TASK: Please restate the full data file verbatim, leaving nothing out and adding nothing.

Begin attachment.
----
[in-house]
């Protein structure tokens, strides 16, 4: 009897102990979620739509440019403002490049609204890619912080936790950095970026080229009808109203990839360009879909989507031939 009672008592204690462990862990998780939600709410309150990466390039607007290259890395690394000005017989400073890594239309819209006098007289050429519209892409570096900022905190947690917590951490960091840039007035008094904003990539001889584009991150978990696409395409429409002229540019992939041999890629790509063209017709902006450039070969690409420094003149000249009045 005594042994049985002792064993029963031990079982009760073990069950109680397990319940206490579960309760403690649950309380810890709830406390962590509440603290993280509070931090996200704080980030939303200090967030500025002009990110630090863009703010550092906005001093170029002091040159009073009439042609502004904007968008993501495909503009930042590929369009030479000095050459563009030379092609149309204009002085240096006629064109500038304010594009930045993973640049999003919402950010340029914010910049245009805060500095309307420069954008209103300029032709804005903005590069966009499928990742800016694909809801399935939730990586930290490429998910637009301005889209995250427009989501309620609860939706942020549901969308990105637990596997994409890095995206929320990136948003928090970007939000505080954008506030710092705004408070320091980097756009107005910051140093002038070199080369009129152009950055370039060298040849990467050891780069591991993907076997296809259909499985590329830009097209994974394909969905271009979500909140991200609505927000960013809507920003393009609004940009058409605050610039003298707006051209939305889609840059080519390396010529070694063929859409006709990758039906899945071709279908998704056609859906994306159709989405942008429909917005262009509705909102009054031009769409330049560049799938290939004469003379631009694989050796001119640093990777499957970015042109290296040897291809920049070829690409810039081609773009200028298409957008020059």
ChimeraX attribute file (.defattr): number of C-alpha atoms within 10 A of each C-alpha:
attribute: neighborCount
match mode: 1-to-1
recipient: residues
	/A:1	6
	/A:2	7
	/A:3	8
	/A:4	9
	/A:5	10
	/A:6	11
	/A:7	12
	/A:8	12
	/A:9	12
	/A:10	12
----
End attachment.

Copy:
[in-house]
């Protein structure tokens, strides 16, 4: 009897102990979620739509440019403002490049609204890619912080936790950095970026080229009808109203990839360009879909989507031939 009672008592204690462990862990998780939600709410309150990466390039607007290259890395690394000005017989400073890594239309819209006098007289050429519209892409570096900022905190947690917590951490960091840039007035008094904003990539001889584009991150978990696409395409429409002229540019992939041999890629790509063209017709902006450039070969690409420094003149000249009045 005594042994049985002792064993029963031990079982009760073990069950109680397990319940206490579960309760403690649950309380810890709830406390962590509440603290993280509070931090996200704080980030939303200090967030500025002009990110630090863009703010550092906005001093170029002091040159009073009439042609502004904007968008993501495909503009930042590929369009030479000095050459563009030379092609149309204009002085240096006629064109500038304010594009930045993973640049999003919402950010340029914010910049245009805060500095309307420069954008209103300029032709804005903005590069966009499928990742800016694909809801399935939730990586930290490429998910637009301005889209995250427009989501309620609860939706942020549901969308990105637990596997994409890095995206929320990136948003928090970007939000505080954008506030710092705004408070320091980097756009107005910051140093002038070199080369009129152009950055370039060298040849990467050891780069591991993907076997296809259909499985590329830009097209994974394909969905271009979500909140991200609505927000960013809507920003393009609004940009058409605050610039003298707006051209939305889609840059080519390396010529070694063929859409006709990758039906899945071709279908998704056609859906994306159709989405942008429909917005262009509705909102009054031009769409330049560049799938290939004469003379631009694989050796001119640093990777499957970015042109290296040897291809920049070829690409810039081609773009200028298409957008020059």
ChimeraX attribute file (.defattr): number of C-alpha atoms within 10 A of each C-alpha:
attribute: neighborCount
match mode: 1-to-1
recipient: residues
	/A:1	6
	/A:2	7
	/A:3	8
	/A:4	9
	/A:5	10
	/A:6	11
	/A:7	12
	/A:8	12
	/A:9	12
	/A:10	12